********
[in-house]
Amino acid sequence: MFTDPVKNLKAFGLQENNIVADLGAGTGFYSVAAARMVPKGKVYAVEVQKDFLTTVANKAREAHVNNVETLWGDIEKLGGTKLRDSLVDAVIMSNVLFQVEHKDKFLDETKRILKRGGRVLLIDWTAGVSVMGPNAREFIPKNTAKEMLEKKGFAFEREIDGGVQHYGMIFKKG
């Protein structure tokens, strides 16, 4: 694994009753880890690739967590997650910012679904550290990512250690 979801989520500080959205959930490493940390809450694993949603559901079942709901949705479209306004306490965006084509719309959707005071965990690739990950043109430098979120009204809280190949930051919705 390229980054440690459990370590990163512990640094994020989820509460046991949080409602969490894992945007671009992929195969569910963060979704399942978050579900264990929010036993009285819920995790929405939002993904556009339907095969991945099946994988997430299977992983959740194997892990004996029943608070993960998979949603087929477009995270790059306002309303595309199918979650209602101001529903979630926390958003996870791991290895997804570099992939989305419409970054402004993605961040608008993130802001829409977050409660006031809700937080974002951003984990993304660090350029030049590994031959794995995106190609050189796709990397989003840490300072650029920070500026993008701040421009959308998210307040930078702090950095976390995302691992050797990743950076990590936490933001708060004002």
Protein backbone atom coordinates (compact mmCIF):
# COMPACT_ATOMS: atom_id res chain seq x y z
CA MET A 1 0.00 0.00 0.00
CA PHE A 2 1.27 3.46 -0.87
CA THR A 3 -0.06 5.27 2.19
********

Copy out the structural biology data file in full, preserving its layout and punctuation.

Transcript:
[in-house]
Amino acid sequence: MFTDPVKNLKAFGLQENNIVADLGAGTGFYSVAAARMVPKGKVYAVEVQKDFLTTVANKAREAHVNNVETLWGDIEKLGGTKLRDSLVDAVIMSNVLFQVEHKDKFLDETKRILKRGGRVLLIDWTAGVSVMGPNAREFIPKNTAKEMLEKKGFAFEREIDGGVQHYGMIFKKG
């Protein structure tokens, strides 16, 4: 694994009753880890690739967590997650910012679904550290990512250690 979801989520500080959205959930490493940390809450694993949603559901079942709901949705479209306004306490965006084509719309959707005071965990690739990950043109430098979120009204809280190949930051919705 390229980054440690459990370590990163512990640094994020989820509460046991949080409602969490894992945007671009992929195969569910963060979704399942978050579900264990929010036993009285819920995790929405939002993904556009339907095969991945099946994988997430299977992983959740194997892990004996029943608070993960998979949603087929477009995270790059306002309303595309199918979650209602101001529903979630926390958003996870791991290895997804570099992939989305419409970054402004993605961040608008993130802001829409977050409660006031809700937080974002951003984990993304660090350029030049590994031959794995995106190609050189796709990397989003840490300072650029920070500026993008701040421009959308998210307040930078702090950095976390995302691992050797990743950076990590936490933001708060004002």
Protein backbone atom coordinates (compact mmCIF):
# COMPACT_ATOMS: atom_id res chain seq x y z
CA MET A 1 0.00 0.00 0.00
CA PHE A 2 1.27 3.46 -0.87
CA THR A 3 -0.06 5.27 2.19